Vienna

Francesco Gennari, Mausoleo per un verme (Mausoleum for a Worm), 2006, tulip-tree wood, sugar, worm, 24 × 19 1⁄2 × 19 1⁄2"

Simone Fattal and Francesco Gennari

Galerie Hubert Winter

Francesco Gennari, Mausoleo per un verme (Mausoleum for a Worm), 2006, tulip-tree wood, sugar, worm, 24 × 19 1⁄2 × 19 1⁄2"

“Only a very small part of architecture belongs to art: the tomb and the monument,” Adolf Loos famously wrote. “Everything else that fulfills a function is to be excluded from the domain of art.” His call for architects to focus on function rather than aesthetics also sheds light on the connection between representation and death—and thus on all the important themes of this two-person exhibition: mortality, monuments, art, and memory.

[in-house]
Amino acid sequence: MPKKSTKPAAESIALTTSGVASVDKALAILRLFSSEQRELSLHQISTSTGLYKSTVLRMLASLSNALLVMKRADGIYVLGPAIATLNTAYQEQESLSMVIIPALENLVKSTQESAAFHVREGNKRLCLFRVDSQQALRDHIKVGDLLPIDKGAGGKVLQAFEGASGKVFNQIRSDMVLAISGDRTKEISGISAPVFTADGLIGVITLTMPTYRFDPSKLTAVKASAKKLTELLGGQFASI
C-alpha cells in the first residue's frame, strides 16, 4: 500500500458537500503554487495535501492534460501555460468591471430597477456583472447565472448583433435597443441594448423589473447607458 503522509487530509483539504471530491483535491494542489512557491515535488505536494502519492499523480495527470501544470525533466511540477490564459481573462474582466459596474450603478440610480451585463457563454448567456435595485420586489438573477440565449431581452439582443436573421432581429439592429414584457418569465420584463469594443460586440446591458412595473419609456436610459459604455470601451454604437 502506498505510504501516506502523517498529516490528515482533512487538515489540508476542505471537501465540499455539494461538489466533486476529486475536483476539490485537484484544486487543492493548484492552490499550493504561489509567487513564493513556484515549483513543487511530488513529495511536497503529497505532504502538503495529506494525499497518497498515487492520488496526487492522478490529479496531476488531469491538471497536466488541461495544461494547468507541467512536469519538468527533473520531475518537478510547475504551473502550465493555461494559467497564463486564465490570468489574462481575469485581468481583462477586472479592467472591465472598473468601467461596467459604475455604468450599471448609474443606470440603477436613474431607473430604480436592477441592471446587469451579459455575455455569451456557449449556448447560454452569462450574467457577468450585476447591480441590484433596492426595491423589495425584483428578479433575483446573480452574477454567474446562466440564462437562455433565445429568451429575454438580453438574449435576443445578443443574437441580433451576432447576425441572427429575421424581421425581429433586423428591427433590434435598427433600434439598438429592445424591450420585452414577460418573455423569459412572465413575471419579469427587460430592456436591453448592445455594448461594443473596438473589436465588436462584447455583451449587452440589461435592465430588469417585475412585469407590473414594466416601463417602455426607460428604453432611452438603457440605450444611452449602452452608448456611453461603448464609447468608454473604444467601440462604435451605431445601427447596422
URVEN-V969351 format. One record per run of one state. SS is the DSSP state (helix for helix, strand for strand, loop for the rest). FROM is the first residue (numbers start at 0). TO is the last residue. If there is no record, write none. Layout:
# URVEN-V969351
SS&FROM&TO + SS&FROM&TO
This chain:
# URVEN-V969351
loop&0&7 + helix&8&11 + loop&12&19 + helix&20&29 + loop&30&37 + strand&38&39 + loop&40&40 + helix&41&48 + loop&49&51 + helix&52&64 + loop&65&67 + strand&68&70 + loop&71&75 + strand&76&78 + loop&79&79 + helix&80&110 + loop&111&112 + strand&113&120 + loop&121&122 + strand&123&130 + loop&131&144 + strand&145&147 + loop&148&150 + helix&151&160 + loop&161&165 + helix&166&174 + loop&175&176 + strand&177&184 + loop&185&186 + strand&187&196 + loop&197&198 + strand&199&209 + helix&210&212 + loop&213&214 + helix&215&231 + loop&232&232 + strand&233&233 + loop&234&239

Curated by Lorenzo Giusti, the exhibition was divided into two parts, “Simone Fattal: Border Landscapes,” and “Francesco Gennari: Mausoleum for a worm.” Fattal’s ceramic sculptures are of modest size; the largest piece in her show was just under four feet tall. Yet they have a commanding presence with their rough and intentionally loose facture. Visitors were greeted by The Lion, 2008. This unglazed, chunky figure of a crouching beast with two

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